Mr. Speaker, in my previous comments, I was talking about Bill C-10 and specifically the portion affecting the amendments to the Youth Criminal Justice Act.
On the old Bill C-4 from the last Parliament, the justice committee heard concerns from many of the provincial attorneys general concerning the issue of pretrial detention. I would remind the House that the primary concern of provinces with the approach of Bill C-4 was that pretrial detention would not be available to a youth charged with an offence that was not “a serious offence”.
The provisions in the current Bill C-10 address this concern. Under the proposed amendments, pretrial detention of a youth charged with a non-serious offence is possible if the youth has a history that indicates a pattern of either outstanding charges or findings of guilt and if the court finds that detention is necessary for the protection and safety of the public.
This change would allow for detention of so-called out-of-control youth who would pose a danger to society even if that youth were not presently before the court on a serious offence charge.
Moreover, the test for pretrial detention will be self-contained in the Youth Criminal Justice Act, without requiring reference to the Criminal Code provisions as is currently the case.
The second modification to the former Bill C-4 deals with the availability of the deferred custody and supervision order, which is a Youth Criminal Justice Act sentencing option that allows a young person who would otherwise be sentenced to custody to serve his or her sentence in the community under conditions. If those conditions are violated, the young person can be sent to custody.
Under the Youth Criminal Justice Act, this order is not available as a sentencing option if the young person has been found guilty of a serious violent offence, currently defined in the act as an offence in the commission of which a young person causes or attempts to cause serious bodily harm.
The new narrower definition of a “serious violent offence” proposed in Bill C-4 would have expanded the scope of offences for which deferred custody and supervision orders would be available.
However, the provisions in the current bill include the new definition of “serious violent offence” and would also include a change to the amendments proposed in the former Bill C-4 in order to retain the current law on eligibility for these orders, meaning that a deferred custody and supervision order will not be available if the youth is found guilty of an offence involving either serious bodily harm or an attempt to cause serious bodily harm. I think members could agree with me that these modifications are an improvement over the former Bill C-4.
The third modification since Bill C-4 concerns the adult sentencing provisions in the Youth Criminal Justice Act. The amendments to the former Bill C-4 and contained in this new bill would require a prosecutor to consider seeking an adult sentence for young offenders 14 and older who committed serious violent offences. Prosecutors would also have to inform the court if they decided not to apply for an adult sentence for individual 14 or older who were convicted of a serious violent offence. When the Crown would apply for an adult sentence, the onus would have been on the Crown to convince the judge that an adult sentence was justified.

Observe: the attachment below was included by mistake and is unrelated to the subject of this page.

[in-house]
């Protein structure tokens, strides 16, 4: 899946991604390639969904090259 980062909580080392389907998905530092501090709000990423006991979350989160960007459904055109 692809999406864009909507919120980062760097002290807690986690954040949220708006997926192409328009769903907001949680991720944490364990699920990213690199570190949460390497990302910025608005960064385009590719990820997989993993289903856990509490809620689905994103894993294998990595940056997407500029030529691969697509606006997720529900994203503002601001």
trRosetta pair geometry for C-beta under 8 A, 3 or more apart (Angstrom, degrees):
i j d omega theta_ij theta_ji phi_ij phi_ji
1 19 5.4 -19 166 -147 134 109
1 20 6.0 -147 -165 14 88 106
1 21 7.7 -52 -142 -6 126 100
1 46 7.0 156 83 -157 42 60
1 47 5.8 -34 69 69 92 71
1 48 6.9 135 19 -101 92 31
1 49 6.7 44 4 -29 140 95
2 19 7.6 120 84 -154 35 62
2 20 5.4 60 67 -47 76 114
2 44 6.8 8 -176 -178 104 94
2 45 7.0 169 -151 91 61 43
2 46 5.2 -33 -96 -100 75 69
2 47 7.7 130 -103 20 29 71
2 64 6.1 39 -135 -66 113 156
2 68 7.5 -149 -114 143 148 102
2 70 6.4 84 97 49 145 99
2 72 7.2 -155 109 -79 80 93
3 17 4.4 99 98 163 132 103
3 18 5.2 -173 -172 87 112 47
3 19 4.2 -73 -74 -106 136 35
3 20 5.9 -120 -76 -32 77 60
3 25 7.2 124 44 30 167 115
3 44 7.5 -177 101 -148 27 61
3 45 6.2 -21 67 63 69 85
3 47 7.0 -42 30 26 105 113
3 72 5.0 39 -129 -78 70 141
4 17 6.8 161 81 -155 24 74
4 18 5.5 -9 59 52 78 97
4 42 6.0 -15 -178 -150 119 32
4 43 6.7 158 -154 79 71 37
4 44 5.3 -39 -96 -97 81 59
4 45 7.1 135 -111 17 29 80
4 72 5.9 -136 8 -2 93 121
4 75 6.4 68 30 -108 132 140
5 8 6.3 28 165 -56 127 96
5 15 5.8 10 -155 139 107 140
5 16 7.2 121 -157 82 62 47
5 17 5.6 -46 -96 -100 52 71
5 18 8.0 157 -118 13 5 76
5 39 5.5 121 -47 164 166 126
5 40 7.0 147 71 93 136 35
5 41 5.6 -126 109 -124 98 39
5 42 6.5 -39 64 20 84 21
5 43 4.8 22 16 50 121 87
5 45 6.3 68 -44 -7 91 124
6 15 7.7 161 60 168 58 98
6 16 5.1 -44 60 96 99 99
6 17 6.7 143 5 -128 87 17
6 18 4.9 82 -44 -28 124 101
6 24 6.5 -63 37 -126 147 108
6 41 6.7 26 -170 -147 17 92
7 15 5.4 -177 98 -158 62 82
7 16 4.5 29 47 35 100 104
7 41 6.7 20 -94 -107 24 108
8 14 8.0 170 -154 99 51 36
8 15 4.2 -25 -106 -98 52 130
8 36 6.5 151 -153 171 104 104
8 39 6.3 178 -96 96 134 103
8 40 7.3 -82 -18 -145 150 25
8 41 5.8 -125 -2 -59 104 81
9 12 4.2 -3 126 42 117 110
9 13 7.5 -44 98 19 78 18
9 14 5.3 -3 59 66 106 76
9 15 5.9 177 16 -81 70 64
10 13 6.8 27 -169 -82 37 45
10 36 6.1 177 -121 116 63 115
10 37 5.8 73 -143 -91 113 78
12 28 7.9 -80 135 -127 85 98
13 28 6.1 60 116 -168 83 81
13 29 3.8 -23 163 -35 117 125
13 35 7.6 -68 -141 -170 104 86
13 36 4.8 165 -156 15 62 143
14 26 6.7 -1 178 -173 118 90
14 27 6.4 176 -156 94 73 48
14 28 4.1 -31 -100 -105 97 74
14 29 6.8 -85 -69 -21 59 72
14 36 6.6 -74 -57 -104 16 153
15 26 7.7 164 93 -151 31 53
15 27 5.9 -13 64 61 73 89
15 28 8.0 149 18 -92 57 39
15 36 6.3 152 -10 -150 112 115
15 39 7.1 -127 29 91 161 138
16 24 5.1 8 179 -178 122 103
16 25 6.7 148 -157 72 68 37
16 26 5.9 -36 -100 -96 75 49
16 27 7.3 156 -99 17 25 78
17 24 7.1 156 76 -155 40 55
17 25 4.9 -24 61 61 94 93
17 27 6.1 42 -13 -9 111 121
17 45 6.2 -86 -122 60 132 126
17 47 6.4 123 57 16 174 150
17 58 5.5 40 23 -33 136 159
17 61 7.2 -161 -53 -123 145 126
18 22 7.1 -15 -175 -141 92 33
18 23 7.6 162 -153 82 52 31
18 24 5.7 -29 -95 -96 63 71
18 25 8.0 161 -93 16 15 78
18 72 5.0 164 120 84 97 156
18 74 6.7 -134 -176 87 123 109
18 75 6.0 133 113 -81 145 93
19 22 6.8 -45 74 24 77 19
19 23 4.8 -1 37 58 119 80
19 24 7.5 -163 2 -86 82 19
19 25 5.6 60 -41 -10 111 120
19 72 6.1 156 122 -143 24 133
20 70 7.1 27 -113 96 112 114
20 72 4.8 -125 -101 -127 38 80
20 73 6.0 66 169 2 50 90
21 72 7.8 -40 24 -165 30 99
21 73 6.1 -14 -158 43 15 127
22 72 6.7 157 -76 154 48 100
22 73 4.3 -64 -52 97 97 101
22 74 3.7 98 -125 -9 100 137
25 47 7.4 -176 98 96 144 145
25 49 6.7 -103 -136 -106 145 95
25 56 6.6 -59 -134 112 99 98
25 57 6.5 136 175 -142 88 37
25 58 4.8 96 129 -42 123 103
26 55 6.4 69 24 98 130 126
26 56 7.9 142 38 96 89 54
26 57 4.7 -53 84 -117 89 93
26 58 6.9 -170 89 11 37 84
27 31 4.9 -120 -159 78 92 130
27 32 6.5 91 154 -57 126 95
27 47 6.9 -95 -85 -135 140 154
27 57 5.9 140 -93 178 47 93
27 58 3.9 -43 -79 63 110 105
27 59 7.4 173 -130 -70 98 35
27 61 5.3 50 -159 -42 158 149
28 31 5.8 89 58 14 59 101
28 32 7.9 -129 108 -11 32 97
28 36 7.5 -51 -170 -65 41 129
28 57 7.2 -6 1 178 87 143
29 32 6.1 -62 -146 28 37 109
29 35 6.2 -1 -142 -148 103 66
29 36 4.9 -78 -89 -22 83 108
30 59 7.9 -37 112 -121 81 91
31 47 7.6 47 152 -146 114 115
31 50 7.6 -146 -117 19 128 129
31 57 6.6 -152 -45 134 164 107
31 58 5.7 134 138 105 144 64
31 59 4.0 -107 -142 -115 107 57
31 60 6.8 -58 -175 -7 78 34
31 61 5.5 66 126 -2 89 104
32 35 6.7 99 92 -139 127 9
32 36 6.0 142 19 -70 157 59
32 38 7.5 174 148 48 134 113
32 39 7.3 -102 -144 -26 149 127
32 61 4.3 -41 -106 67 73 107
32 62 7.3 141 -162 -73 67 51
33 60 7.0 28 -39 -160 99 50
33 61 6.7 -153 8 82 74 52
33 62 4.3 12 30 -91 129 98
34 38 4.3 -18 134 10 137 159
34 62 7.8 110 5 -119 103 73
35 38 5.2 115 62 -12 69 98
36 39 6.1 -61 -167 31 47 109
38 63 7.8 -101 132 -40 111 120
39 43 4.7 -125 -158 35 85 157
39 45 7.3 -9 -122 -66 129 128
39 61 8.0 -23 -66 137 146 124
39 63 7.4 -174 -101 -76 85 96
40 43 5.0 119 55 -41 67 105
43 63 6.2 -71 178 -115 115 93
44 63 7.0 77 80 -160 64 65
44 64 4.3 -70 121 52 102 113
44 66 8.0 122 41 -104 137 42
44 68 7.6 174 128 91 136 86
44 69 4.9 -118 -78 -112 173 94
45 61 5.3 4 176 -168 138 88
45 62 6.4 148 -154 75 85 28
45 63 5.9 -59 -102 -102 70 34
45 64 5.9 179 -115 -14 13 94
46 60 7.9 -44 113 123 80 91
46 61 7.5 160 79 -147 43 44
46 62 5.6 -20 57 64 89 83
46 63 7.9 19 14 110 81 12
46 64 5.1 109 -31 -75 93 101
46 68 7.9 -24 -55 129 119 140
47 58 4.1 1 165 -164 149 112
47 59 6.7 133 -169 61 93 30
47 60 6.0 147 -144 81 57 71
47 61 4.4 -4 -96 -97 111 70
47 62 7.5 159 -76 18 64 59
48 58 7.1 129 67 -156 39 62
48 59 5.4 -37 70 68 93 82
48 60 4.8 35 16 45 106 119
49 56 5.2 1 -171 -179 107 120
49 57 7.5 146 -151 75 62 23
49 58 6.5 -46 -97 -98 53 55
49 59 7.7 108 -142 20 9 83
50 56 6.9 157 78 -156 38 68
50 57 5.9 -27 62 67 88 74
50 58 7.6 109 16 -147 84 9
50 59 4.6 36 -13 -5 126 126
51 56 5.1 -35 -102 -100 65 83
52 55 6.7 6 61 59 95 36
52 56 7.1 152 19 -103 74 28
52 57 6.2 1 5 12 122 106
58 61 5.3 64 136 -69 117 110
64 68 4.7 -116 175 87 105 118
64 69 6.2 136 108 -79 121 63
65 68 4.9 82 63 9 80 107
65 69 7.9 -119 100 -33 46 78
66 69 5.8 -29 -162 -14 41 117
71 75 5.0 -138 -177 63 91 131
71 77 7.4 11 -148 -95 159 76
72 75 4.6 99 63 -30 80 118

In part these amendments respond to the Supreme Court of Canada ruling in the case of R. v. D.B. that certain provisions of the Youth Criminal Justice Act violated section 7 of the charter. These presumptive offence provisions placed an onus on a young person found guilty of certain serious violent offences to justify receiving a youth rather than an adult sentence and to justify the continued protection of their privacy.
The proposed amendments remove the presumptive offence provisions from the Youth Criminal Justice Act as well as other inoperative provisions to clarify the test for the imposition of an adult sentence and ensure that the onus is on the Crown to satisfy the court as to the appropriateness of an adult sentence.
In the former Bill C-4 the proposed test for an adult sentence would have required that a judge be satisfied beyond a reasonable doubt that an adult sentence was necessary. When we were consulting, a number of the provinces expressed the view that “beyond a reasonable doubt” was too high a standard to meet, was not required by the current case law and would make it significantly more difficult to obtain adult sentences in appropriate circumstances.
The current proposals remove reference to the “beyond a reasonable doubt” standard that had been in the former Bill C-4, thus leaving it up to the courts to determine the appropriate standard of proof, as is the case under the current law.
I think all members of the House will agree that the amendments to the Youth Criminal Justice Act included in Bill C-10 are the result of the widespread consultations and respond to the concerns of Canadians. Our government listened to our provincial and territorial counterparts, to provincial attorneys general, Canadians and victims and have made the necessary changes to this part of Bill C-10.
I think all members can agree that the changes I have described and outlined for the House are reasonable and responsive. I encourage all hon. members to support all parts of Bill C-10.